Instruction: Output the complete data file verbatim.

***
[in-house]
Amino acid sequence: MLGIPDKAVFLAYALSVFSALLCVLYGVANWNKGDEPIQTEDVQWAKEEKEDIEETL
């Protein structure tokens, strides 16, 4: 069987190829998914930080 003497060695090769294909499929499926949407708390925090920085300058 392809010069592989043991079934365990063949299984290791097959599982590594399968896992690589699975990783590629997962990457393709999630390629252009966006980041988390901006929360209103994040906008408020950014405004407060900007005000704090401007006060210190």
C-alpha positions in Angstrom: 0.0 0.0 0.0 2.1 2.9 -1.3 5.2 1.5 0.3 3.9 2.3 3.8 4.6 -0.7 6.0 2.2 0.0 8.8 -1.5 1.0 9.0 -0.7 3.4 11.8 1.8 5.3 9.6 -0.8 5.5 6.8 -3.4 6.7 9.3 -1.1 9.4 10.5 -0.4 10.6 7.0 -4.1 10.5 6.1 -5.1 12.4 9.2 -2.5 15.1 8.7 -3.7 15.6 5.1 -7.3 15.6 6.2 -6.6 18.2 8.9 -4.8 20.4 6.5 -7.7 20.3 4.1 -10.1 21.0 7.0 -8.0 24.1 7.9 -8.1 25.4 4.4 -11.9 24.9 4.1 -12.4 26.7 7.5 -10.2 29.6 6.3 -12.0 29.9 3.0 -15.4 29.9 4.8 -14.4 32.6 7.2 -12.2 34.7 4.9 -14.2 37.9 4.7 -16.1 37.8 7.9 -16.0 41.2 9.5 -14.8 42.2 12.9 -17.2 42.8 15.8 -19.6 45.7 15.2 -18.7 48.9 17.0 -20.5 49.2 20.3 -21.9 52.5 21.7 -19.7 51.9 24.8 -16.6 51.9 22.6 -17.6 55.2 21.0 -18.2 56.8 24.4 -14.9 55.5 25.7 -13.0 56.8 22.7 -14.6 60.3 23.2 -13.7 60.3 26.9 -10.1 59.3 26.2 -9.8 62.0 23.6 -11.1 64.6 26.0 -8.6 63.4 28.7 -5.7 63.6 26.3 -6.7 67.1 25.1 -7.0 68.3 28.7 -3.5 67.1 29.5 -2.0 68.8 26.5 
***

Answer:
[in-house]
Amino acid sequence: MLGIPDKAVFLAYALSVFSALLCVLYGVANWNKGDEPIQTEDVQWAKEEKEDIEETL
């Protein structure tokens, strides 16, 4: 069987190829998914930080 003497060695090769294909499929499926949407708390925090920085300058 392809010069592989043991079934365990063949299984290791097959599982590594399968896992690589699975990783590629997962990457393709999630390629252009966006980041988390901006929360209103994040906008408020950014405004407060900007005000704090401007006060210190």
C-alpha positions in Angstrom: 0.0 0.0 0.0 2.1 2.9 -1.3 5.2 1.5 0.3 3.9 2.3 3.8 4.6 -0.7 6.0 2.2 0.0 8.8 -1.5 1.0 9.0 -0.7 3.4 11.8 1.8 5.3 9.6 -0.8 5.5 6.8 -3.4 6.7 9.3 -1.1 9.4 10.5 -0.4 10.6 7.0 -4.1 10.5 6.1 -5.1 12.4 9.2 -2.5 15.1 8.7 -3.7 15.6 5.1 -7.3 15.6 6.2 -6.6 18.2 8.9 -4.8 20.4 6.5 -7.7 20.3 4.1 -10.1 21.0 7.0 -8.0 24.1 7.9 -8.1 25.4 4.4 -11.9 24.9 4.1 -12.4 26.7 7.5 -10.2 29.6 6.3 -12.0 29.9 3.0 -15.4 29.9 4.8 -14.4 32.6 7.2 -12.2 34.7 4.9 -14.2 37.9 4.7 -16.1 37.8 7.9 -16.0 41.2 9.5 -14.8 42.2 12.9 -17.2 42.8 15.8 -19.6 45.7 15.2 -18.7 48.9 17.0 -20.5 49.2 20.3 -21.9 52.5 21.7 -19.7 51.9 24.8 -16.6 51.9 22.6 -17.6 55.2 21.0 -18.2 56.8 24.4 -14.9 55.5 25.7 -13.0 56.8 22.7 -14.6 60.3 23.2 -13.7 60.3 26.9 -10.1 59.3 26.2 -9.8 62.0 23.6 -11.1 64.6 26.0 -8.6 63.4 28.7 -5.7 63.6 26.3 -6.7 67.1 25.1 -7.0 68.3 28.7 -3.5 67.1 29.5 -2.0 68.8 26.5 